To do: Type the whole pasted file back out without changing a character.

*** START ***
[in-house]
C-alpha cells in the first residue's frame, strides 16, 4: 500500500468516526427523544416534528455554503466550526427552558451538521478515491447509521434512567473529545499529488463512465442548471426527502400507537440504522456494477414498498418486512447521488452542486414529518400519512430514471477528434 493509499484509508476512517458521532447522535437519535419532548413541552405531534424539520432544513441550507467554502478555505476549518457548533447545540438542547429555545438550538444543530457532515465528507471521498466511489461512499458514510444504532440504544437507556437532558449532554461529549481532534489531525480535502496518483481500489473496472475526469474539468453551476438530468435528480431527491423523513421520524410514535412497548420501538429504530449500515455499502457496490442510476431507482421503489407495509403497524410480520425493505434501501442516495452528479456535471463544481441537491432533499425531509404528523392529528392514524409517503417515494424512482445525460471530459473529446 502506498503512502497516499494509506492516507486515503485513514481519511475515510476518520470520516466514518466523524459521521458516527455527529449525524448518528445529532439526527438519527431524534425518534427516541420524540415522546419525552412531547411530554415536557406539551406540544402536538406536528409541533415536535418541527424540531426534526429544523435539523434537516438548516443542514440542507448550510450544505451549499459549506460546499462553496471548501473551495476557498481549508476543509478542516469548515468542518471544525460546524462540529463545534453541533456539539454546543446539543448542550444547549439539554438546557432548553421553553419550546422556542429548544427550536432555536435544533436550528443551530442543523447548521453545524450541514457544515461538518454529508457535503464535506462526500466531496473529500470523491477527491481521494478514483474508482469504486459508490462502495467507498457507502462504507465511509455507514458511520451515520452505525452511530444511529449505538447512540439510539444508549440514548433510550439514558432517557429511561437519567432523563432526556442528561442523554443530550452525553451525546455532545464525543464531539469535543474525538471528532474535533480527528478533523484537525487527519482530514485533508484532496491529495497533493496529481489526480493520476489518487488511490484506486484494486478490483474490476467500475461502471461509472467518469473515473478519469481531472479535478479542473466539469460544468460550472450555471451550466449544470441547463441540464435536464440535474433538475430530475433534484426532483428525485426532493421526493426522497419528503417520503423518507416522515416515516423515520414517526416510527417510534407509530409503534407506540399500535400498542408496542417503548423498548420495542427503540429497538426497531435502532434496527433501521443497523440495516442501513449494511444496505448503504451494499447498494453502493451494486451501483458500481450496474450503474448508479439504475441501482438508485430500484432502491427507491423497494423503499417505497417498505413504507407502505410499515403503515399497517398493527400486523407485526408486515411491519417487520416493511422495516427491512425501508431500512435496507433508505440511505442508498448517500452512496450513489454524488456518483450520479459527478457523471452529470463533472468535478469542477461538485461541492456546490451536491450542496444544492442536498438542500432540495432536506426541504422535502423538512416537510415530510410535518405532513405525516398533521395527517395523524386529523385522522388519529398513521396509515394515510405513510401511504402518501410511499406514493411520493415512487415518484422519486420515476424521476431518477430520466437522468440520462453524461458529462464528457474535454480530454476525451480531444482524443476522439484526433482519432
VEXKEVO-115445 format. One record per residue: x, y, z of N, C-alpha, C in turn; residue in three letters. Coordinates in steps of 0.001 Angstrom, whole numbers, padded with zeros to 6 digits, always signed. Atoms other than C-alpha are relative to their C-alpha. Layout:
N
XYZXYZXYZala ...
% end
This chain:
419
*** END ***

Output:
[in-house]
C-alpha cells in the first residue's frame, strides 16, 4: 500500500468516526427523544416534528455554503466550526427552558451538521478515491447509521434512567473529545499529488463512465442548471426527502400507537440504522456494477414498498418486512447521488452542486414529518400519512430514471477528434 493509499484509508476512517458521532447522535437519535419532548413541552405531534424539520432544513441550507467554502478555505476549518457548533447545540438542547429555545438550538444543530457532515465528507471521498466511489461512499458514510444504532440504544437507556437532558449532554461529549481532534489531525480535502496518483481500489473496472475526469474539468453551476438530468435528480431527491423523513421520524410514535412497548420501538429504530449500515455499502457496490442510476431507482421503489407495509403497524410480520425493505434501501442516495452528479456535471463544481441537491432533499425531509404528523392529528392514524409517503417515494424512482445525460471530459473529446 502506498503512502497516499494509506492516507486515503485513514481519511475515510476518520470520516466514518466523524459521521458516527455527529449525524448518528445529532439526527438519527431524534425518534427516541420524540415522546419525552412531547411530554415536557406539551406540544402536538406536528409541533415536535418541527424540531426534526429544523435539523434537516438548516443542514440542507448550510450544505451549499459549506460546499462553496471548501473551495476557498481549508476543509478542516469548515468542518471544525460546524462540529463545534453541533456539539454546543446539543448542550444547549439539554438546557432548553421553553419550546422556542429548544427550536432555536435544533436550528443551530442543523447548521453545524450541514457544515461538518454529508457535503464535506462526500466531496473529500470523491477527491481521494478514483474508482469504486459508490462502495467507498457507502462504507465511509455507514458511520451515520452505525452511530444511529449505538447512540439510539444508549440514548433510550439514558432517557429511561437519567432523563432526556442528561442523554443530550452525553451525546455532545464525543464531539469535543474525538471528532474535533480527528478533523484537525487527519482530514485533508484532496491529495497533493496529481489526480493520476489518487488511490484506486484494486478490483474490476467500475461502471461509472467518469473515473478519469481531472479535478479542473466539469460544468460550472450555471451550466449544470441547463441540464435536464440535474433538475430530475433534484426532483428525485426532493421526493426522497419528503417520503423518507416522515416515516423515520414517526416510527417510534407509530409503534407506540399500535400498542408496542417503548423498548420495542427503540429497538426497531435502532434496527433501521443497523440495516442501513449494511444496505448503504451494499447498494453502493451494486451501483458500481450496474450503474448508479439504475441501482438508485430500484432502491427507491423497494423503499417505497417498505413504507407502505410499515403503515399497517398493527400486523407485526408486515411491519417487520416493511422495516427491512425501508431500512435496507433508505440511505442508498448517500452512496450513489454524488456518483450520479459527478457523471452529470463533472468535478469542477461538485461541492456546490451536491450542496444544492442536498438542500432540495432536506426541504422535502423538512416537510415530510410535518405532513405525516398533521395527517395523524386529523385522522388519529398513521396509515394515510405513510401511504402518501410511499406514493411520493415512487415518484422519486420515476424521476431518477430520466437522468440520462453524461458529462464528457474535454480530454476525451480531444482524443476522439484526433482519432
VEXKEVO-115445 format. One record per residue: x, y, z of N, C-alpha, C in turn; residue in three letters. Coordinates in steps of 0.001 Angstrom, whole numbers, padded with zeros to 6 digits, always signed. Atoms other than C-alpha are relative to their C-alpha. Layout:
N
XYZXYZXYZala ...
% end
This chain:
419